Evolving Wallpaper by Natalie Settles and Stephen J. Tonsor
The collaboration between Settles and Tonsor is a “social sculpture,” based on Joseph Beuy’s idea of art as revolutionary tool that crosses spheres of human activity. Tonsor’s work deals with evolutionary diversification and plant ecology.
The collaboration between Settles and Tonsor is a “social sculpture,” based on Joseph Beuy’s idea of art as revolutionary tool that crosses spheres of human activity. Tonsor’s work deals with evolutionary diversification and plant ecology. Settles is the artist-in-residence at Tonsor’s lab, and her art deals with site-specific wall drawings. Their collaboration integrates the languages of science and art to advance investigation in both fields.
It is not always an easy conversation. In art/science collaborations, you're talking about methodologies, goals and structures of thought that are very different. Because art does not always have a clearly defined agenda such as what one might expect in a science lab, the artist constantly has to articulate: what is art practice? What are the goals and objectives of the art? It’s easy for the artist to get lost. In every multidisciplinary collaboration, the dialogue is as messy and painful as the process of evolution itself.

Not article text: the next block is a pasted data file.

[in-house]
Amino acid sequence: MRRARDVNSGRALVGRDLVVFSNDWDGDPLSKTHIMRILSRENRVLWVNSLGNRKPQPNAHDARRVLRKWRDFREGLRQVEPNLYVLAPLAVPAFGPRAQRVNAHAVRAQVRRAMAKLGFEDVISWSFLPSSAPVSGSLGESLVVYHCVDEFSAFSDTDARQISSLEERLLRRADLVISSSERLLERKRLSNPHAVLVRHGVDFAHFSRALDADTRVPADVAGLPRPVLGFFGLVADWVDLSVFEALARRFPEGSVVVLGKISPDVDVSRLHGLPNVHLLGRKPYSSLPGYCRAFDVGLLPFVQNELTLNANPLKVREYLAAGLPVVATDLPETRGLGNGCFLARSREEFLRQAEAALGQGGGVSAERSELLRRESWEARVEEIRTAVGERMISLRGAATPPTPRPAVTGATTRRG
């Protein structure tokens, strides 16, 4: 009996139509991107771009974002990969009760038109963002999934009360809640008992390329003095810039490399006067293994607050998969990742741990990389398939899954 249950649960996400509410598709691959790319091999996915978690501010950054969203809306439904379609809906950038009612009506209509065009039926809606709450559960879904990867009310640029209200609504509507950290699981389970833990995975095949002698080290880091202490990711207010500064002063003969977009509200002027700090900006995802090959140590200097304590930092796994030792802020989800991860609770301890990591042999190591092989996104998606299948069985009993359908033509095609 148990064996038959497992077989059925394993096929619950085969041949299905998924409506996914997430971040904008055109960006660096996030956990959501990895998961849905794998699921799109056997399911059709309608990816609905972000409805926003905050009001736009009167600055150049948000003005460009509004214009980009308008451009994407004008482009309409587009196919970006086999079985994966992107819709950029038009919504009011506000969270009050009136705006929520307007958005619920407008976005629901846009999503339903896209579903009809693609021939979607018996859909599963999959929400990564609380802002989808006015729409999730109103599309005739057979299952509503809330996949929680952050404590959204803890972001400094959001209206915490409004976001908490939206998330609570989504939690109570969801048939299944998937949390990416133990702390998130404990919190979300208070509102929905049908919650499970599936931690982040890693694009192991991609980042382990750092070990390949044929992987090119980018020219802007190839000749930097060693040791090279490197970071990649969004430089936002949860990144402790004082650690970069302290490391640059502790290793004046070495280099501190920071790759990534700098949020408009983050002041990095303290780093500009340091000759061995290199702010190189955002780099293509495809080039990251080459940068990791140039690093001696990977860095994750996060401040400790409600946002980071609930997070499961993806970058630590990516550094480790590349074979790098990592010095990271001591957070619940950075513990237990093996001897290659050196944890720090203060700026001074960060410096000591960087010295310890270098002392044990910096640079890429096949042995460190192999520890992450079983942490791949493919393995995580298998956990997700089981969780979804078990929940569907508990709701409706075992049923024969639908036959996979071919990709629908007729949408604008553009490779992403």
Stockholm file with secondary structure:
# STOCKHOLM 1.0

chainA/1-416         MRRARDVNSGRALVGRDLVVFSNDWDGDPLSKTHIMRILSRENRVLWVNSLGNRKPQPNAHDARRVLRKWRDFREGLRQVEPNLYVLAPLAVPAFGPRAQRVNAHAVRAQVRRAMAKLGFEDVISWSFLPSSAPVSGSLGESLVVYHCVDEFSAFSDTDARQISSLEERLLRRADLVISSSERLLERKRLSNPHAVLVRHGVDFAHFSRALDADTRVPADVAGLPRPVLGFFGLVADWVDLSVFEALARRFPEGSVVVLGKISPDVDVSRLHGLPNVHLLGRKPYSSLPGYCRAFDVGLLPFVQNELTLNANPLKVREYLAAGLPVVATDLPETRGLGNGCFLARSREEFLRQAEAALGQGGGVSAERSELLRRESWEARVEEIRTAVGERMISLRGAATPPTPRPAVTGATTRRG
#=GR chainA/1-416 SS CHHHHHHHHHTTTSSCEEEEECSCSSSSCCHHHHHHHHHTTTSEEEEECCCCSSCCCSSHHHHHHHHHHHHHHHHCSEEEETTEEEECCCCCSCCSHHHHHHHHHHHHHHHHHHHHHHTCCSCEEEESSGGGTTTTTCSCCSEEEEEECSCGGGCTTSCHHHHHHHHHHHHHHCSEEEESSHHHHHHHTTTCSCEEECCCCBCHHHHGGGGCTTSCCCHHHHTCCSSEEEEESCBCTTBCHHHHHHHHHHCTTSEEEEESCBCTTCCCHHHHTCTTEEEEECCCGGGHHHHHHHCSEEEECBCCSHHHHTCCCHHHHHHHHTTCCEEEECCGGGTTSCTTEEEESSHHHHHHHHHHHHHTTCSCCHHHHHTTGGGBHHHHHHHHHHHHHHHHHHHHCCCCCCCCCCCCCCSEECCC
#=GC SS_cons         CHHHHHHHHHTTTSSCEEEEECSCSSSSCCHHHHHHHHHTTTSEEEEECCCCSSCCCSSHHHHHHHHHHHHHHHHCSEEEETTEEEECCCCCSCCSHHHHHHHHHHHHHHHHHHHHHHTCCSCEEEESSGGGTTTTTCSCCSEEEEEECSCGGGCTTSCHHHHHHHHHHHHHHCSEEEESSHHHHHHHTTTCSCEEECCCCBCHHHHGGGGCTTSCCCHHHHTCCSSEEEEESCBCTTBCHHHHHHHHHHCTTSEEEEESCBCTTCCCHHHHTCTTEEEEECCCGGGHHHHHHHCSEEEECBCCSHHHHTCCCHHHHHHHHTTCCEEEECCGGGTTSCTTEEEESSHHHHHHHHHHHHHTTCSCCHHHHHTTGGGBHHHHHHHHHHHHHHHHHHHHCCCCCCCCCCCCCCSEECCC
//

The EvoWallpaper Project is an interactive project developing as a result of this collaboration and is based on the principles of evolution and the aesthetics of Victorian motifs in the form of projected wallpaper. Projected in areas of repeated, high traffic—such as an airport or a college campus—the wallpaper’s motifs responds to people who reach out and touch it. Over time, the pieces that people are most attracted to evolve to become more prominent, allowing for an investigation of the evolutionary process.
- Watch Tonsor and Settles talk about this work at the National Academy of Sciences' DASER forum - http://www.youtube.com/user/CPNAS#p/a/u/0/qwYNmn1UY4c